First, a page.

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Keith Jones

Keith Jones, founder of Sw7 - a tech innovation accelerator 

Q: How are businesses handling the pressure of having to go digital?
A: The short answer is that they are not. There are massive savings to be had and the way of doing business requires a fundamental shift in thinking. It is the future and the sooner they begin the journey, the better. The problem is where do you start? What is a good decision and what is a bad decision? They are asking advice from technical people, most of whom have no valid advice to offer.

The problem is the businesses look to technical people for advice, but they are slow to change their ways as everybody else. It’s hard to get sound advice about how to go about leveraging the cloud. Businesses get confused by all the jargon and making the right ‘strategic’ move. The shift to the cloud should be a common sense one where the business can see and validate the cost savings.  

Q: How does a business ensure that they win in the innovation race?  
A: Innovation is a land grab. The sooner you get to market, the sooner you can get more customers and reach critical mass to tip your business into profitability and the market. It’s a normal commercial market with a lot of opportunity, so there’s a race going on. Good healthy capitalist behaviour.

Q: Can businesses who are not tech-focused survive or will they go obsolete?
A: Everything comes down to cost to serve. It’s not about digital or innovation or anything else. If you can do more with less you can run a better business. This leads either to a price or profit advantage. So, the answer is yes, businesses that do not remain competitive will be left behind, that’s the way the market works.

 "Innovation is a land grab. The sooner you get to market, the sooner you can get more customers and reach critical mass to tip your business into profitability and the market"

CHALLENGE: Keeping up in an increasingly fast changing market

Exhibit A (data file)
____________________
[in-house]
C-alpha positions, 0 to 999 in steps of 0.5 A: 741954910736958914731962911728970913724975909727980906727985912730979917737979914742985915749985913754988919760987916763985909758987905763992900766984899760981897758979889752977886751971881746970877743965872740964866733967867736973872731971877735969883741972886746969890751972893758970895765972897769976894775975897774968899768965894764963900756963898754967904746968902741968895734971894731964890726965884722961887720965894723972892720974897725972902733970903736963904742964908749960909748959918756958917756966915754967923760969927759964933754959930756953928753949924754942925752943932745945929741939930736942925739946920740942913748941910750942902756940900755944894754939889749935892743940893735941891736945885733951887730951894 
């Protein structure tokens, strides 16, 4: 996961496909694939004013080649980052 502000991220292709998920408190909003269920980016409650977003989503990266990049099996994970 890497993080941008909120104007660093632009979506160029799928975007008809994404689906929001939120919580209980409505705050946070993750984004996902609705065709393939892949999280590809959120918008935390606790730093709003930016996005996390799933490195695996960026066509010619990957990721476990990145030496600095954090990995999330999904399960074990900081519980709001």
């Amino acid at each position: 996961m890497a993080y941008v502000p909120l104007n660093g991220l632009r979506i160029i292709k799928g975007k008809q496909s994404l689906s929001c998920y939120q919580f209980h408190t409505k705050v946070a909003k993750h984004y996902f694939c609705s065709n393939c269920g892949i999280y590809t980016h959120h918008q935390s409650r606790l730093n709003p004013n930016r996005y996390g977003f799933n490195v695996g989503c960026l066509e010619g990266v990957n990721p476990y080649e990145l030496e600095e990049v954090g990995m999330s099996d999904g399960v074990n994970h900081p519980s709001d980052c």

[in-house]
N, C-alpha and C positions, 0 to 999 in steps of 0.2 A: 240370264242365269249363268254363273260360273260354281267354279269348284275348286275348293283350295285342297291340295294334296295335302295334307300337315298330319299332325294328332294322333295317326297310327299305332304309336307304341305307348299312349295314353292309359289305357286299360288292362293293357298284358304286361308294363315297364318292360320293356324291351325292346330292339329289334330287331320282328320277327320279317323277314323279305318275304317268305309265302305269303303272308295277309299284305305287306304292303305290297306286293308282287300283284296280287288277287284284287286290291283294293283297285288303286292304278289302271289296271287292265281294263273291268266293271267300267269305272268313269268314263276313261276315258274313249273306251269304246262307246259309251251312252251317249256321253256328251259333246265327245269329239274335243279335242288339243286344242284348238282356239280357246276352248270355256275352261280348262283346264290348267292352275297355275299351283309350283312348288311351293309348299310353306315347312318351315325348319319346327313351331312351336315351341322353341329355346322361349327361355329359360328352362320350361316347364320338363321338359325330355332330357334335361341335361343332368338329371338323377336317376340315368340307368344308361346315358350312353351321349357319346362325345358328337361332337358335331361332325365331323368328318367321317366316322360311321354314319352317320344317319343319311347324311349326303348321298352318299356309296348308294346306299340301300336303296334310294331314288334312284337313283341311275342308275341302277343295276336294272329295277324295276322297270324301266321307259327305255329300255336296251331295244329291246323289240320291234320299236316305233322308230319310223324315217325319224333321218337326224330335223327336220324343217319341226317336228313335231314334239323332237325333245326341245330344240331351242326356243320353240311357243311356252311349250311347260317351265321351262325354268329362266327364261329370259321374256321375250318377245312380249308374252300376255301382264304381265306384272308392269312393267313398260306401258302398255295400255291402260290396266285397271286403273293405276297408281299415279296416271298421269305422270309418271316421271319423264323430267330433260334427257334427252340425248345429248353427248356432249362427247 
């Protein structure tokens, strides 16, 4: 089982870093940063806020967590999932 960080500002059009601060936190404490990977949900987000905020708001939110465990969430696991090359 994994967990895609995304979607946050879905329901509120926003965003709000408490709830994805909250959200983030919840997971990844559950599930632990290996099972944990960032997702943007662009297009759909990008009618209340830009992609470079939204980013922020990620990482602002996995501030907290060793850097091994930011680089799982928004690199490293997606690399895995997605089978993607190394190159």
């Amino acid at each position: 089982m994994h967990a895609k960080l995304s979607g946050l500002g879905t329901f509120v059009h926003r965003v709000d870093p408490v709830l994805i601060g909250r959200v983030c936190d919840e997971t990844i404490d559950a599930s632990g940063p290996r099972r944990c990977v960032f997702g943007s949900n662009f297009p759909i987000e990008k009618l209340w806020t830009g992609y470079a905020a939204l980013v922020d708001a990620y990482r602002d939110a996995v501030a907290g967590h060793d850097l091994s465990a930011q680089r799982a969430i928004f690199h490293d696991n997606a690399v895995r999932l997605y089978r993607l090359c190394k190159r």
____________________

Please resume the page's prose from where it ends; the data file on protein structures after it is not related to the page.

'48% of global businesses don't know what the market will look like in the next three years'  

image supplied

Craig Wing

Craig Wing, futurist and business strategist

Q: Why do businesses find it difficult to predict the future?
A: Typically, what companies do is that they tend to use backward-looking-forward extrapolation. What that means is that they say: 2016 is where we are and this is how the world has changed in the last five years from 2011 till now, and they extrapolate in a linear fashion what they think is going to happen. However the world is no longer changing linearly but exponentially and because the rate of change is happening so much quicker, there is an inability to comprehend in an exponential manner.                            

Q: How should business leaders be managing this challenge?
A: There’s a saying that you can’t predict the future, you can only travel it. What you can do is look at signals, understand human behaviour, and technological factors. You need to be able to challenge yourself in ways that you have not done before. There’s a guy Alvin Toffler who says, you should be able to learn, unlearn and relearn. That means you should challenge every bias that you have. Ask: how do we change the way we look at the world and how do we realise that the world may be different moving forward?